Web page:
Access to Property Part 2 -

By Jonathan Daines

Landlords Access to Property – Part 2

This post was last updated on June 17th, 2021 at 09:59 am

Access to property

In the first part, we looked at the apparent anomaly of the landlord’s obligations to carry out repairs and maintenance at a rental property, and how that could conflict with the tenant’s right to live in the property free from intrusion and harassment.

While there is legislation to support both sides, it is fair to say that this favours the tenant and rightly so. They pay rent to use the property and the landlord must therefor forfeit any rights to access it at will or when it’s convenient for them. If the tenant believes that their privacy is being infringed upon, it is likely to lead to a strained landlord/tenant relationship, and possibly curtailment of the tenancy

Undue interest

When tenants feel under scrutiny, they sometimes accuse the landlord of some other intent, and if the landlord is unwise enough to go into the property when the tenant is not present they may be making themselves vulnerable to a claim by the tenant that they have damaged or stolen something.

All notices for access must be in writing and be ‘fair’. To include a tenancy clause allowing the landlord or agent unrestricted access to the property would probably contravene the unfair terms in the Consumer Rights Act 2015.

Multiple living

When the rental property is a flat in a leasehold block or a room in a shared house, it can become difficult to establish whether the landlord’s visits are infringing on the tenant’s quiet enjoyment or not; the landlord has a right (and maybe also a duty if a director of the management company) to visit the block or shared house to check on the communal areas and facilities. However, access should be restricted to the communal or shared areas only and a landlord should never encroach on the tenant’s private space.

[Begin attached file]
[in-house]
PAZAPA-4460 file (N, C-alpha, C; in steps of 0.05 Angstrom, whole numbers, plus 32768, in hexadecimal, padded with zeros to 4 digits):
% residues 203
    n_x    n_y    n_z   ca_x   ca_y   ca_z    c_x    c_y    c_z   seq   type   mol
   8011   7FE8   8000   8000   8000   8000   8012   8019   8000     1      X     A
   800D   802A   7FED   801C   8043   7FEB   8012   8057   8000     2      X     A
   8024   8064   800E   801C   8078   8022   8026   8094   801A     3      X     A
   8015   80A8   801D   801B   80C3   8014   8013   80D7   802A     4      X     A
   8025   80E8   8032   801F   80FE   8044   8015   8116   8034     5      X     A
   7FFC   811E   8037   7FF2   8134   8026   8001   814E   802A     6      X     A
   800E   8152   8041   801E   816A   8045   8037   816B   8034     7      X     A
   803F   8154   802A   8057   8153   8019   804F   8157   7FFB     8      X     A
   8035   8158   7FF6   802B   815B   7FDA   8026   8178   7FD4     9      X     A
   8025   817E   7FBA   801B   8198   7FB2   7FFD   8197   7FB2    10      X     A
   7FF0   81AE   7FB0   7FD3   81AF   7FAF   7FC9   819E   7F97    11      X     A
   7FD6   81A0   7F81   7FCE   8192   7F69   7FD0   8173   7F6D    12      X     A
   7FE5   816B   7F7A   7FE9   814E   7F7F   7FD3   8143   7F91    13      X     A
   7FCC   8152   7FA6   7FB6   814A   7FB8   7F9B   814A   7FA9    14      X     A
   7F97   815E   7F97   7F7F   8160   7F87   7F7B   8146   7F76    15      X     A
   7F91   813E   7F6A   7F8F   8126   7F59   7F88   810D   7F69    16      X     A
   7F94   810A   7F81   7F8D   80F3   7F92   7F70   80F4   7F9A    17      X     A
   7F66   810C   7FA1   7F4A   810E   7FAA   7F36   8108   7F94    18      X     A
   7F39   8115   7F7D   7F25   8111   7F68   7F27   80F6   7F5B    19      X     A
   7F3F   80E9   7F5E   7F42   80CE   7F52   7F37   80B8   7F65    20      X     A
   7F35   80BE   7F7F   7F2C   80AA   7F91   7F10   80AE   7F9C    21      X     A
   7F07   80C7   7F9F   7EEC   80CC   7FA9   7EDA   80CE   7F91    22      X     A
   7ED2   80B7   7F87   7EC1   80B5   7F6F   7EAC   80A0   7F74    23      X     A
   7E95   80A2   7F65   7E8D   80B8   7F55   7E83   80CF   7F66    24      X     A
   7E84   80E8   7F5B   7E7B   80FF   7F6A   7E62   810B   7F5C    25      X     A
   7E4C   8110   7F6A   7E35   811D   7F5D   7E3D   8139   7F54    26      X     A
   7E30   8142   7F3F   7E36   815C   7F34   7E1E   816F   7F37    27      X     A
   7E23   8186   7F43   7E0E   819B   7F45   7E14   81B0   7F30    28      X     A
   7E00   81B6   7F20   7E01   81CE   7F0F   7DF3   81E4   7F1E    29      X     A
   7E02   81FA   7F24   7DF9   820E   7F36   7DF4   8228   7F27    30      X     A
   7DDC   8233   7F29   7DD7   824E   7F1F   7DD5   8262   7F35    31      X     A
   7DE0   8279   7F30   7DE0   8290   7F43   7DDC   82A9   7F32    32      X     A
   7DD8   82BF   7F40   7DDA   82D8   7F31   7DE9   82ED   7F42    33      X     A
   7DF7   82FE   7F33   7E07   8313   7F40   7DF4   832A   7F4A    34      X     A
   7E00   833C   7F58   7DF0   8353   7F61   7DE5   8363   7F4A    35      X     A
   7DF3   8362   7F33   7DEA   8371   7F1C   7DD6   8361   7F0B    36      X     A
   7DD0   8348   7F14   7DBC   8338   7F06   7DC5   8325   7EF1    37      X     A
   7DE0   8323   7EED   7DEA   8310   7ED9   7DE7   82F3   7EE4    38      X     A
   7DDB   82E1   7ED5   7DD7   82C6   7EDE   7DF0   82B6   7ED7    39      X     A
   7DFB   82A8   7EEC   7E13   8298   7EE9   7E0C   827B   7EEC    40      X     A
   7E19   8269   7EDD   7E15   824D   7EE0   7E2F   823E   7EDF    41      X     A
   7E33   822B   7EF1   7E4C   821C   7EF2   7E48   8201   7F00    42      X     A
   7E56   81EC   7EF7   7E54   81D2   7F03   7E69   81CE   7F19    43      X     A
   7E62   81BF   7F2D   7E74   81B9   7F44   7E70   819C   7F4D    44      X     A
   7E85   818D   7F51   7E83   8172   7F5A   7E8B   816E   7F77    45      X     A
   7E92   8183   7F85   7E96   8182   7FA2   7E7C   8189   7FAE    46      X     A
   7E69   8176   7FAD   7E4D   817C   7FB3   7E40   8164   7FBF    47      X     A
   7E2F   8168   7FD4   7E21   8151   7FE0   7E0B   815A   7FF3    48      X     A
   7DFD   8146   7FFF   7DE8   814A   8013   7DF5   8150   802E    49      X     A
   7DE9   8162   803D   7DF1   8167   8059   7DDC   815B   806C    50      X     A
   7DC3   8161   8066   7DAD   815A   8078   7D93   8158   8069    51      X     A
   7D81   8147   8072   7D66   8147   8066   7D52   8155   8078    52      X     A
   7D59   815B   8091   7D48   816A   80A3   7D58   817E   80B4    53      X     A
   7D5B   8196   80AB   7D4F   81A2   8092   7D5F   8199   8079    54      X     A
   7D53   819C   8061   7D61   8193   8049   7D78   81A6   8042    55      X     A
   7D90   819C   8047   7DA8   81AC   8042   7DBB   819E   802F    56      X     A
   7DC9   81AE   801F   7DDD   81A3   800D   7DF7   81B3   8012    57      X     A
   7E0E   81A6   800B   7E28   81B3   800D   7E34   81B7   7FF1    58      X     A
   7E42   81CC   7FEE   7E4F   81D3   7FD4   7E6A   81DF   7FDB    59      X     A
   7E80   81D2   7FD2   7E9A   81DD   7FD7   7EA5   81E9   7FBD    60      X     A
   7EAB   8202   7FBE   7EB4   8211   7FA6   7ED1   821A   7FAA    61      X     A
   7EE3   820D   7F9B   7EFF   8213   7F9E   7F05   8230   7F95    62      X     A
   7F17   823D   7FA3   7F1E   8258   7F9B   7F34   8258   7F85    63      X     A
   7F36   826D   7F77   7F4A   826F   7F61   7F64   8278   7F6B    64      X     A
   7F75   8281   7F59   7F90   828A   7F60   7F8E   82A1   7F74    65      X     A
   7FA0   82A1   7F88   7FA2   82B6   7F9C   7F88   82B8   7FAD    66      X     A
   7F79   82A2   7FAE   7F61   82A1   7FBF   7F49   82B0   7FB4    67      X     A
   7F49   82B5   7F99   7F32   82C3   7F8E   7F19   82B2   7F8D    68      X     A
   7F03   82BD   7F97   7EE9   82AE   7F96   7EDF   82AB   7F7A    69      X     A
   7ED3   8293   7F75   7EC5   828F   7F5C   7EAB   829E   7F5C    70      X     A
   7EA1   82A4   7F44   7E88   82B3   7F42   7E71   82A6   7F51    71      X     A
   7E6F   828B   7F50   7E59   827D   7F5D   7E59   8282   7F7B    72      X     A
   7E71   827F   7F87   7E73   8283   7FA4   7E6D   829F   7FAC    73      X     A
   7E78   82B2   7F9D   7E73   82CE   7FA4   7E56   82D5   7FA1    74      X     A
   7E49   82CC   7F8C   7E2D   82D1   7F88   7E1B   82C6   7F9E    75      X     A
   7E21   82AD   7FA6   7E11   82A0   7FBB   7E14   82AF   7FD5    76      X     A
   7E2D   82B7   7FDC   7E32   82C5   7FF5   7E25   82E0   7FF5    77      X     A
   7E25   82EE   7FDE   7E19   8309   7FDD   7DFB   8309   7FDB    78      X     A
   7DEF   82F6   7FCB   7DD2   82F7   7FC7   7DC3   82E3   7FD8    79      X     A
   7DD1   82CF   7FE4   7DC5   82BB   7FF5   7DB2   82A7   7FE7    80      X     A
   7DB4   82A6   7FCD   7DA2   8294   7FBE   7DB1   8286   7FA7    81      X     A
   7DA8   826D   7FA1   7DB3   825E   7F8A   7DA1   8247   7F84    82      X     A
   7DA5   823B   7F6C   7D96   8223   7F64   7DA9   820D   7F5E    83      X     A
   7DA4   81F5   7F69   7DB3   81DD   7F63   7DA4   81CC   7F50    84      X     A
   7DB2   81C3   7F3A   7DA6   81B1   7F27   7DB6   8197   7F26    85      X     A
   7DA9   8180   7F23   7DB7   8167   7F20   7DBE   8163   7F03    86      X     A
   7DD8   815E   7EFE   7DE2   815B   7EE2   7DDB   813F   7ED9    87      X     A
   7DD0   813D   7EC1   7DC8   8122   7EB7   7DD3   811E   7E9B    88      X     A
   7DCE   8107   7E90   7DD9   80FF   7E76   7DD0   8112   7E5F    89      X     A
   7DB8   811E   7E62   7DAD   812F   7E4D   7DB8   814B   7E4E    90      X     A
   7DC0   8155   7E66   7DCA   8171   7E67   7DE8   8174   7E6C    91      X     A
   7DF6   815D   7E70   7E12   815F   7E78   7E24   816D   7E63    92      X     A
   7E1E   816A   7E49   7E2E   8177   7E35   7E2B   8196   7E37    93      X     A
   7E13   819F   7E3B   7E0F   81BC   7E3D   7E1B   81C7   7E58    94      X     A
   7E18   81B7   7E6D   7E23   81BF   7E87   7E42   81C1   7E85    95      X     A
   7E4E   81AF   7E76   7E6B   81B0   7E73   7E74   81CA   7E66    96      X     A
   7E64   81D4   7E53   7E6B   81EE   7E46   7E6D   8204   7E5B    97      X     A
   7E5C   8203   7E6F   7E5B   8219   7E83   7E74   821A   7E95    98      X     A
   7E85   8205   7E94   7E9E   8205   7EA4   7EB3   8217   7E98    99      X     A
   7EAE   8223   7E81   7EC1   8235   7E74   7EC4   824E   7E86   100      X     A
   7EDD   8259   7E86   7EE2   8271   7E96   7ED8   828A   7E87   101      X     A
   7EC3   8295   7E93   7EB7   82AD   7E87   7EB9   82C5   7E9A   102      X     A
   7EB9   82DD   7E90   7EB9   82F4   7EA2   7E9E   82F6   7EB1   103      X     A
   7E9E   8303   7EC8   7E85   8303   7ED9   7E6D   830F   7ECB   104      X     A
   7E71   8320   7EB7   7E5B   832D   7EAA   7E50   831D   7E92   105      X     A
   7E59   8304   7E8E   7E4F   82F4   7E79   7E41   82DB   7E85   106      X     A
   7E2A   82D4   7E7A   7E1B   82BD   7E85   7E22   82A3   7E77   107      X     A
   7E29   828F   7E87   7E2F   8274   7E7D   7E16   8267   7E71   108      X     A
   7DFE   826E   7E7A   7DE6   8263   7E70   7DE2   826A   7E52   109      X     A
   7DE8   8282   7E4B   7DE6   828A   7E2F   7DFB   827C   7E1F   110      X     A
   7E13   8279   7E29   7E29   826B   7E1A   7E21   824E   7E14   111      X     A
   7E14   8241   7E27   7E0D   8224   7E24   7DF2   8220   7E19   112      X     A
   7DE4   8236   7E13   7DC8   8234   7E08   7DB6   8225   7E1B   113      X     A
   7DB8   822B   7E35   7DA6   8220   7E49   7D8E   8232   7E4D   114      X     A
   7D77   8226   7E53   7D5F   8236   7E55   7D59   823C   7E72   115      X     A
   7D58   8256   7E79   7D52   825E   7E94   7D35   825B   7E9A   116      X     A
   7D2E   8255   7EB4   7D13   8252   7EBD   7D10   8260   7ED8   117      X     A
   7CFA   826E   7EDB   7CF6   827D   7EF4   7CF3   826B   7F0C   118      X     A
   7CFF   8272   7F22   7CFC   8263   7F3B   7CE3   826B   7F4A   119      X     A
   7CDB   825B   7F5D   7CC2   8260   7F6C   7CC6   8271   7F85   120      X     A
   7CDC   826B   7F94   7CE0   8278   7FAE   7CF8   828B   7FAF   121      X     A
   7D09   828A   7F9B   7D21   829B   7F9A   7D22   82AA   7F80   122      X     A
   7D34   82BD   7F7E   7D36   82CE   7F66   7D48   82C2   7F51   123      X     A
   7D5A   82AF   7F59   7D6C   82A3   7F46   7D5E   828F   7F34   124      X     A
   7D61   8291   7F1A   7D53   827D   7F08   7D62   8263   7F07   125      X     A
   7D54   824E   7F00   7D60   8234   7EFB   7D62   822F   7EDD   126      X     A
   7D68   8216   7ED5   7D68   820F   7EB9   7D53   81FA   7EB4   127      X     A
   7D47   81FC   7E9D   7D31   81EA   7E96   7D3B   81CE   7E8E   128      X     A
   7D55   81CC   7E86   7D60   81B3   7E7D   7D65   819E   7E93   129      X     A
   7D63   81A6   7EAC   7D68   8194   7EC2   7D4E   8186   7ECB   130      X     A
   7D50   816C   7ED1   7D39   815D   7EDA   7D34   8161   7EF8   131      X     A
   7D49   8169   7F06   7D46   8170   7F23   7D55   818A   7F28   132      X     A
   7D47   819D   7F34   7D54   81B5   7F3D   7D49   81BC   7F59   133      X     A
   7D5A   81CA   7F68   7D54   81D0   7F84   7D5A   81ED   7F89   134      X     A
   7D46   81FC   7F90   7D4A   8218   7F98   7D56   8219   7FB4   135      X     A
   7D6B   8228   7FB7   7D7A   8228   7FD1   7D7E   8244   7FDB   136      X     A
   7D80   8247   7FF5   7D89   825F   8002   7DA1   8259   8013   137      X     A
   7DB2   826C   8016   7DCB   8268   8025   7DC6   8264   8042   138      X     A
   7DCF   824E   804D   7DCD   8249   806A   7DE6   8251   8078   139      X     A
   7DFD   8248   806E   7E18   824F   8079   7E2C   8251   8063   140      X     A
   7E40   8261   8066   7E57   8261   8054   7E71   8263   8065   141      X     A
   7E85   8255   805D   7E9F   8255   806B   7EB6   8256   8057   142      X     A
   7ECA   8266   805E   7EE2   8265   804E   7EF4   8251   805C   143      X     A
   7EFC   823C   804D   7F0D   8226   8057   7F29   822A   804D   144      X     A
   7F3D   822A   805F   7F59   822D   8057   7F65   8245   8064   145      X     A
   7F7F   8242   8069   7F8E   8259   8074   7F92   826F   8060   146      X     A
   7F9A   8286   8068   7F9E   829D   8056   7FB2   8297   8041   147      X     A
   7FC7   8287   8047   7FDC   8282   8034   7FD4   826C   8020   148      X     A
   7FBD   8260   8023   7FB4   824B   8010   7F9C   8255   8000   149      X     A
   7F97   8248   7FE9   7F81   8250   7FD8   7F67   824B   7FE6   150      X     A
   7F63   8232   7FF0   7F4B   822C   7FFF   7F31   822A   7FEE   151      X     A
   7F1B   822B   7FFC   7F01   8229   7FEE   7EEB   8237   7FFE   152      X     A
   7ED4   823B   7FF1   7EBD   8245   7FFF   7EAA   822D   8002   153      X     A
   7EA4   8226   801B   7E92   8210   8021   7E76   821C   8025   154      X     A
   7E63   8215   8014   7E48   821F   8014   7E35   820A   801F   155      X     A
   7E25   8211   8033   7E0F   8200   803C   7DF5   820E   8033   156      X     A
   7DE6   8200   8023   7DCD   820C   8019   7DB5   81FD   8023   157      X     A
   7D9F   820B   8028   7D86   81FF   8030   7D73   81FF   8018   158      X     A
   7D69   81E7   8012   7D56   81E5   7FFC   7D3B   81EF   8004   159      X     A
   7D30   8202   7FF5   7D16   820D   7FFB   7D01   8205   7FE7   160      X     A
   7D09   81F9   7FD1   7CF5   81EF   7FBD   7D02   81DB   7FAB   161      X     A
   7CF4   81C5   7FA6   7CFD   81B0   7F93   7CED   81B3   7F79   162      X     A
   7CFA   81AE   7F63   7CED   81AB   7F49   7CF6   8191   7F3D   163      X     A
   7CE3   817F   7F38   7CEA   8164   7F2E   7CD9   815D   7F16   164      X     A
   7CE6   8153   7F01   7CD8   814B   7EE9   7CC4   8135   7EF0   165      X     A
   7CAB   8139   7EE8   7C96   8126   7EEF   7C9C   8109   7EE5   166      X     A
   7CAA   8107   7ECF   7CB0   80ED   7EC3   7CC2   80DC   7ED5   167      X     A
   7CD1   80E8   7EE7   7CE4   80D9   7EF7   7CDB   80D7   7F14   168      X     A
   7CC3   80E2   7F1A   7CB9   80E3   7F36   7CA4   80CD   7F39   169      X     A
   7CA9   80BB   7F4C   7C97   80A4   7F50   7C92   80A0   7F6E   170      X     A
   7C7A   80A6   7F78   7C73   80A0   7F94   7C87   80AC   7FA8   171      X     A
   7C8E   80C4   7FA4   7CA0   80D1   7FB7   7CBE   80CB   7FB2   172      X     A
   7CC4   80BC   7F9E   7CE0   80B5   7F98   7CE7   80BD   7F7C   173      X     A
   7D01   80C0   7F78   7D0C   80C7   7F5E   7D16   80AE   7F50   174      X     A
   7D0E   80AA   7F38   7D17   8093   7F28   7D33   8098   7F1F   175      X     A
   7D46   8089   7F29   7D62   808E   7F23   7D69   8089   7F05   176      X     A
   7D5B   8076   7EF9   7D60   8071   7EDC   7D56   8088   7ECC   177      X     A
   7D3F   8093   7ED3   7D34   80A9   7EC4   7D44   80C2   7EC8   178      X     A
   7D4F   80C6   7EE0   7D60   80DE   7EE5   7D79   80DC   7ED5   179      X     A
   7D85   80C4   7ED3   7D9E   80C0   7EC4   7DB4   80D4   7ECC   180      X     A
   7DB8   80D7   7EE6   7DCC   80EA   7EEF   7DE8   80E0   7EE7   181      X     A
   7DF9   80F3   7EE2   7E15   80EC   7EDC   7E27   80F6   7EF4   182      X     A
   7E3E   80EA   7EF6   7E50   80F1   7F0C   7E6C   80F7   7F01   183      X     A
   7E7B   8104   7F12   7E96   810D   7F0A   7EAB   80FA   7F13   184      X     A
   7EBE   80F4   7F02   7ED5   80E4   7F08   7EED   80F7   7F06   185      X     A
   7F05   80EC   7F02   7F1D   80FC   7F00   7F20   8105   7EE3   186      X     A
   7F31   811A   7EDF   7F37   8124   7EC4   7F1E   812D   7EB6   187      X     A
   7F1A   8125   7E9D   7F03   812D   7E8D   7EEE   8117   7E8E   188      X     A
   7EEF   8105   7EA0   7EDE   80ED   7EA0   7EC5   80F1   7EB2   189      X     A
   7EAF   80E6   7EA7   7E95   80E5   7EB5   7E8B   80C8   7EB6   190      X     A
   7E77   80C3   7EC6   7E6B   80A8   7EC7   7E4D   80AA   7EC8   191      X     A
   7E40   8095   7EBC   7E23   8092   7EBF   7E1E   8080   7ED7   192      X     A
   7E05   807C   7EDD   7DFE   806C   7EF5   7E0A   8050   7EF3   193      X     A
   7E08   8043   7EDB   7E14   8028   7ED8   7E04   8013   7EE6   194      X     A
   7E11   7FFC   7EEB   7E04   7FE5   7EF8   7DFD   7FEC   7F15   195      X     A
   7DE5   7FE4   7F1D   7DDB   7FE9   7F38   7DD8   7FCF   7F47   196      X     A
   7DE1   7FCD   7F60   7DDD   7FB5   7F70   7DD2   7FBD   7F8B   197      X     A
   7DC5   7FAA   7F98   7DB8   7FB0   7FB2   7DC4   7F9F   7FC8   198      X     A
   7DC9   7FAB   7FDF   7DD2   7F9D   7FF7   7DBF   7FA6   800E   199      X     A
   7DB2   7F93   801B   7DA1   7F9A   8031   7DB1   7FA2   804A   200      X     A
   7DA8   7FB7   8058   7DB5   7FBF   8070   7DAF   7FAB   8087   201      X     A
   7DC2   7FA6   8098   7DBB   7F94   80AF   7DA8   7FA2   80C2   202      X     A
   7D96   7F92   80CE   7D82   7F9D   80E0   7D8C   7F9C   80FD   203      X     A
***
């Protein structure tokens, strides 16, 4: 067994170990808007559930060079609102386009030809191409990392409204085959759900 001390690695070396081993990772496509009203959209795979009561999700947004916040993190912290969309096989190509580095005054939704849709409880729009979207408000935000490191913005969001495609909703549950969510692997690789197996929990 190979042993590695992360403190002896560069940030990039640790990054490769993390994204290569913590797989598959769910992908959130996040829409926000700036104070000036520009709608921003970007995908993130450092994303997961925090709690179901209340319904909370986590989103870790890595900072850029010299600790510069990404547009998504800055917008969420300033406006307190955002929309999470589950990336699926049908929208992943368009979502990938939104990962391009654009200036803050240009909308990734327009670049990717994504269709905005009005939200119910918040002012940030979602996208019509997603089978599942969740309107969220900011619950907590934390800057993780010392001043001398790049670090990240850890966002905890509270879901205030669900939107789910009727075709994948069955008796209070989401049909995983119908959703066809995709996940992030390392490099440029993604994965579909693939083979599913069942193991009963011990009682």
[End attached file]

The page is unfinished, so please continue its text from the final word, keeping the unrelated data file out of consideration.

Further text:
Emergency access

There are some circumstances in which a landlord can justify entering a property without express permission from the tenant. The law would support entry in the case of an emergency.

True emergencies are extremely rare and can be defined as incidents where there is a real and proven threat either to the structure of the property or to life, such as:

  • a fire in the property
  • structural damage that requires urgent attention
  • water flowing from the building
  • a strong smell of gas
  • suspicion of a violent or criminal incident
  • a serious concern for welfare.

In these circumstances, an agent or landlord must still be seen to be behaving ‘reasonably’ if they enter a property. At all times, they must be mindful of how they can justify their access should it be challenged later by the tenant. As always, it is wise to obtain photographic evidence of any issue, make clear contemporaneous notes, log any police incident number and obtain signed statements from any contractor present.

Less critical issues

Other matters are often raised by neighbours, such as an overflow pipe running, loose guttering, a dog barking or a window left open, but these do not constitute an emergency. In such cases, a landlord should try to contact the tenant or their next of kin to bring the matter to their attention.

Gas safety checks

The area that perhaps causes the most contention is that relating to gas safety checks. Every year, a landlord must instruct a Gas Safe registered engineer to undertake this check. This is to keep the tenant safe and to protect the landlord from prosecution.

Strangely, some tenants are reluctant to allow it and liaison with the tenant can be fraught with obstacles. Obviously, the easiest option is to write to the tenant informing them of the day and time for the gas safety check. Some tenants will phone and re-arrange to a time where they can be present, others are not too bothered and are happy for the contractor to attend in their absence.